Industrial Chicken: Sowing Breeds of Despair

Industrial chicken farming—whether for meat or egg production—is notoriously inhumane. Chickens raised for meat live in crowded, windowless barns, induced into a state of semi-torpor, while those raised to lay eggs are stuffed into cramped cages, existing under conditions so stressful they have their beaks mutilated to prevent pecking each other to death.

An oft overlooked aspect of the industrial model, however, is that the chickens trapped in the system not only endure horrible living conditions, but are actually bred in a fashion that perpetuates the cruelty. Furthermore, breeding decisions made by industry affect the ability of independent farmers to make more compassionate choices.

Industrial imbalance: Which comes first, the chicken or the egg?
For meat chickens, the industry’s breed of choice is the Cornish Cross (also known as “Cornish-Rock,” as it is a cross between a Cornish and a white strain of Plymouth Rock). Whitefeathered and stocky, the Cornish Cross was developed with one key aim in mind: to produce a bird who reaches market weight as rapidly as possible. Cornish Crosses are inactive birds who basically sit and eat, grow quickly, and provide a lot of breast meat.

In fact, Cornish Crosses put on weight faster than their bodies can bear. Bred for a high muscle-to-bone ratio, their bones are not strong enough to support their top-heavy bulk. They are thus prone to joint and ligament problems, and are often lame. It is not uncommon for the birds to die of sudden heart failure even before they reach slaughter weight in six weeks. Selective breeding for growth—at the expense of other traits—often means their immune systems are compromised, as well, leaving them susceptible to disease. Industrial operations must rely on preventative antibiotics to maintain productivity—a practice risky to human health as it promotes the development of antibiotic-resistant strains of sometimes lethal bacteria.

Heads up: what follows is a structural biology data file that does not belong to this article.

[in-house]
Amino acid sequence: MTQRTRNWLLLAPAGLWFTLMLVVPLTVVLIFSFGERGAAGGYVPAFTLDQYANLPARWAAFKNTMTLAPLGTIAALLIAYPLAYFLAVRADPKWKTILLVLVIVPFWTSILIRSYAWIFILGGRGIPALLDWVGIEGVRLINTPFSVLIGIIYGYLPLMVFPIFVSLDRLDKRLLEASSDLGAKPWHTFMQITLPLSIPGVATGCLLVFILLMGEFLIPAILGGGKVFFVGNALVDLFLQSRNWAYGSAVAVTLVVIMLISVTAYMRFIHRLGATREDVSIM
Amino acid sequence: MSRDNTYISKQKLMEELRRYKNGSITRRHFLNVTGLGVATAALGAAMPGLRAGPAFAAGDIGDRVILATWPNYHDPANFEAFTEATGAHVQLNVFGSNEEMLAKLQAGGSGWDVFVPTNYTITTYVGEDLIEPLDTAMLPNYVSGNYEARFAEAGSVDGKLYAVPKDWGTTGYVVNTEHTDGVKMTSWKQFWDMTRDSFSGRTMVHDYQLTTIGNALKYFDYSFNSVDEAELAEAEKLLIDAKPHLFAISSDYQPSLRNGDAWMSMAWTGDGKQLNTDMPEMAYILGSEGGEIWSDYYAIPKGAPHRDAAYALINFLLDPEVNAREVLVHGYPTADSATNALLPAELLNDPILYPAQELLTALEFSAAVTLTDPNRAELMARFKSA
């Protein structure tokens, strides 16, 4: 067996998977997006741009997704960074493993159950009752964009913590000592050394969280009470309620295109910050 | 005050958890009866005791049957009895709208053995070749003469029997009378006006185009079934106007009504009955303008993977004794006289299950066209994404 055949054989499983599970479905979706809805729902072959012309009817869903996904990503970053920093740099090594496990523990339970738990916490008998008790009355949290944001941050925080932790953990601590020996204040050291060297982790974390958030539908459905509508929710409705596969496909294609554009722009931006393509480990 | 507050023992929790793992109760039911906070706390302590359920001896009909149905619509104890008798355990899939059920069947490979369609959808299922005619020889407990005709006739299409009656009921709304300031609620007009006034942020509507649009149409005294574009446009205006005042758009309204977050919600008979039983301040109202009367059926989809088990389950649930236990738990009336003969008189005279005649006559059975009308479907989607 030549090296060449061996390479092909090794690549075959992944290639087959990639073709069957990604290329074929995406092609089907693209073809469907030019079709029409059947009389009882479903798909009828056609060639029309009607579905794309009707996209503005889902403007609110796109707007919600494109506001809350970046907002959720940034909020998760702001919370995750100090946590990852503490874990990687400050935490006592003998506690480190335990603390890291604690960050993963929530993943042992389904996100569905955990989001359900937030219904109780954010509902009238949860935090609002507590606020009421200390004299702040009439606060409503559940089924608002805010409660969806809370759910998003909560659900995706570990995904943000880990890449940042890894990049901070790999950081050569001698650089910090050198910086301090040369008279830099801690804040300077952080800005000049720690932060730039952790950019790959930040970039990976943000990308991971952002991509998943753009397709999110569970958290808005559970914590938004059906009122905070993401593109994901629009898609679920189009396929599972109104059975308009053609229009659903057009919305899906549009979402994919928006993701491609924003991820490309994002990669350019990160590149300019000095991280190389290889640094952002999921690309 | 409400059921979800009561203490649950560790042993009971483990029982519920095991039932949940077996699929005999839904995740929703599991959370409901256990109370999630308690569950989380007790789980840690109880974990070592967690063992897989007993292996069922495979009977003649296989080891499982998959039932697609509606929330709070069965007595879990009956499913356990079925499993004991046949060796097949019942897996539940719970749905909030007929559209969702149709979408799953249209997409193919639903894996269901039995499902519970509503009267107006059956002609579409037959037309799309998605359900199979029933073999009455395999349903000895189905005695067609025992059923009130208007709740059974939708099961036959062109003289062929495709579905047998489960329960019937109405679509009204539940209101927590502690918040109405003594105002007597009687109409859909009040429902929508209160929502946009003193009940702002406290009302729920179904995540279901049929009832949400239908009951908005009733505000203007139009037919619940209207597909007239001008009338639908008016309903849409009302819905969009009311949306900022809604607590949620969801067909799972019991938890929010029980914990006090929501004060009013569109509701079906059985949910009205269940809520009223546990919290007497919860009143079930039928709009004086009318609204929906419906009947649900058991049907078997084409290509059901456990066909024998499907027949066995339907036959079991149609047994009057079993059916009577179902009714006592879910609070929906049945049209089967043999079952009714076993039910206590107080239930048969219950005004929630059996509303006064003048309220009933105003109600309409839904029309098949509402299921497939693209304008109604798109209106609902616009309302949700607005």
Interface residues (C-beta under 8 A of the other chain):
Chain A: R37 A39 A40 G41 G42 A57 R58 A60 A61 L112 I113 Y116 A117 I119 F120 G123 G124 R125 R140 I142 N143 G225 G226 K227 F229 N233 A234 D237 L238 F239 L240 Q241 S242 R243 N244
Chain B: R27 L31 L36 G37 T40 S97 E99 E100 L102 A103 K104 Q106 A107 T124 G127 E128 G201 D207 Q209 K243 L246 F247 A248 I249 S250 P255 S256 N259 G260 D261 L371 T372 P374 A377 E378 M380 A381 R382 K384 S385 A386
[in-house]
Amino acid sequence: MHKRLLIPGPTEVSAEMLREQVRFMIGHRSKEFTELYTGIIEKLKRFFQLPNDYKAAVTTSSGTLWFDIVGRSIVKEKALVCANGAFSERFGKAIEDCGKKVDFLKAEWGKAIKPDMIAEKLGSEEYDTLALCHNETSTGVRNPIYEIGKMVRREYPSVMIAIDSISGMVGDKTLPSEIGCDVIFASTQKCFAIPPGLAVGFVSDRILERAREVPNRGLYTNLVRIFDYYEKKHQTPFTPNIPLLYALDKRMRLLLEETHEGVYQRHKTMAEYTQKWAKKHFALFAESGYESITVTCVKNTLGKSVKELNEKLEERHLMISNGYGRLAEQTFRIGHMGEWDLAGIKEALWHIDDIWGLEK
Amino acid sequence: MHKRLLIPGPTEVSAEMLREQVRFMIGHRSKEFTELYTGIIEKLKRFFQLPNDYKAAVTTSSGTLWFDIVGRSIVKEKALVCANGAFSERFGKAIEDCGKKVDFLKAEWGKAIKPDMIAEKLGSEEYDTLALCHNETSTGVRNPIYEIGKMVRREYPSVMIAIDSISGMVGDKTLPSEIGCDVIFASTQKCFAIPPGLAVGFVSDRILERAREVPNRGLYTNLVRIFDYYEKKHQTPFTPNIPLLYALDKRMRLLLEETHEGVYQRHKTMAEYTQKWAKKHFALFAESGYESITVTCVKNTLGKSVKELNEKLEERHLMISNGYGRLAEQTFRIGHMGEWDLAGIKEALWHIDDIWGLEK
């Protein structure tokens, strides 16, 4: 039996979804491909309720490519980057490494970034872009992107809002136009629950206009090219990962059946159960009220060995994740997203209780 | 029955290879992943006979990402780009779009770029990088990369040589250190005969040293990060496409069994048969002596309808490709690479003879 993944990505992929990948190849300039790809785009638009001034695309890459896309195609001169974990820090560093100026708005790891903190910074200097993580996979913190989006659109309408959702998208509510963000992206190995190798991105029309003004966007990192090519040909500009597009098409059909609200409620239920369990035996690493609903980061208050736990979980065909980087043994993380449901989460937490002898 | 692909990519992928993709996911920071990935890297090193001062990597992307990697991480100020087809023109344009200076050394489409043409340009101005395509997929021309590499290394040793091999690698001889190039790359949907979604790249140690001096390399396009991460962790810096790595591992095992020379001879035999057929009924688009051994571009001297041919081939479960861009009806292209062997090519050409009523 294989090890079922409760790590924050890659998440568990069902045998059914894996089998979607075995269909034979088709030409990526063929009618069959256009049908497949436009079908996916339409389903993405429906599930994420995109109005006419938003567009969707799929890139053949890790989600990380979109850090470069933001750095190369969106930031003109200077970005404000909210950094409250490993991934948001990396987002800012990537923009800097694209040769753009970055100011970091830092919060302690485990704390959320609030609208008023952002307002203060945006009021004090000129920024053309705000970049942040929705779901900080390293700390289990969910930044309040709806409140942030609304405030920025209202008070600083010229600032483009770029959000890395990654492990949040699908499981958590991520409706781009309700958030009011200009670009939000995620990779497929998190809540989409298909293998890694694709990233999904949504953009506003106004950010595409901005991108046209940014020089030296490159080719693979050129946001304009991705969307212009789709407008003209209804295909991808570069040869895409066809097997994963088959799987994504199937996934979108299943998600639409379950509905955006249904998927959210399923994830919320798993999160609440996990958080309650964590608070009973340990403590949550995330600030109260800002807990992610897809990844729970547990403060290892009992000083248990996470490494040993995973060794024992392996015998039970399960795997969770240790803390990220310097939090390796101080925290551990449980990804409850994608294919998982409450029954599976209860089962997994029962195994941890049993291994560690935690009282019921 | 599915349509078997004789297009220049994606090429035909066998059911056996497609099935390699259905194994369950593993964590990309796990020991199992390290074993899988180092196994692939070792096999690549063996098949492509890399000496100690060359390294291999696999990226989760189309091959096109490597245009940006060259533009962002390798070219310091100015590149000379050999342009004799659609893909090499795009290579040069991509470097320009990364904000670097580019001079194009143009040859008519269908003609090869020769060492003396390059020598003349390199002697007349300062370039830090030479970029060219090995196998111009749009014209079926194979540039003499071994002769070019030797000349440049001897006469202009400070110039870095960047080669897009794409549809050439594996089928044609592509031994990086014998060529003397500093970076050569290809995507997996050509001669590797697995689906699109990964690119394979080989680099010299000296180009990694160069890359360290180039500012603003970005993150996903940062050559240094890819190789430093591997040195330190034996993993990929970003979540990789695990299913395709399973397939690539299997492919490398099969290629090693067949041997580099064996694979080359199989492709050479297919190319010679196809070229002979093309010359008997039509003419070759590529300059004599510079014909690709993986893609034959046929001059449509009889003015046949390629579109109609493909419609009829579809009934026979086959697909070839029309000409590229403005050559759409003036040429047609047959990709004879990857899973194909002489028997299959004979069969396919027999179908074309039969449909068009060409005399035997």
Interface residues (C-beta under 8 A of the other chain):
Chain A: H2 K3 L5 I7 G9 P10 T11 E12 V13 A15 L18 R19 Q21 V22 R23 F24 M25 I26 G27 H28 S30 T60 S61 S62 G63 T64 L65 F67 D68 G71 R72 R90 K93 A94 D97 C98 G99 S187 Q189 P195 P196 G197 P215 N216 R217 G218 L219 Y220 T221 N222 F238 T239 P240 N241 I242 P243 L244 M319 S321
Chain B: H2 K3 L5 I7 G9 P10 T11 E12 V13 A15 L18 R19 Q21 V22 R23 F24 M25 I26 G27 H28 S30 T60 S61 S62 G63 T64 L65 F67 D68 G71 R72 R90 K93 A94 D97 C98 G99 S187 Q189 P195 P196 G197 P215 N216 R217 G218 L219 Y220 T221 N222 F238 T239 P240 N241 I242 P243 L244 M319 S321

Notwithstanding its advantages as a fast and fulsome grower, the Cornish Cross is not, however, a prodigious layer. To produce eggs, the industry turns to another breed—the Leghorn. Leghorns are smaller and svelter than Cornish Crosses. In fact, the Leghorn is one of the smallest standard breeds. But what Leghorns lacks in stature (and placid temperament—they are considered nervous and flighty), they make up for in egg-laying capacity. Leghorn eggs are large and white and the chickens have an excellent feed-to-egg conversion ratio. Leghorn hens also have less “broodiness” tendency than most breeds (broodiness being the perfectly natural instinct to sit on the eggs they lay—which sends a biological signal to stop laying for awhile). Leghorns just keep laying—a little over 23 eggs a month, every month until they are spent.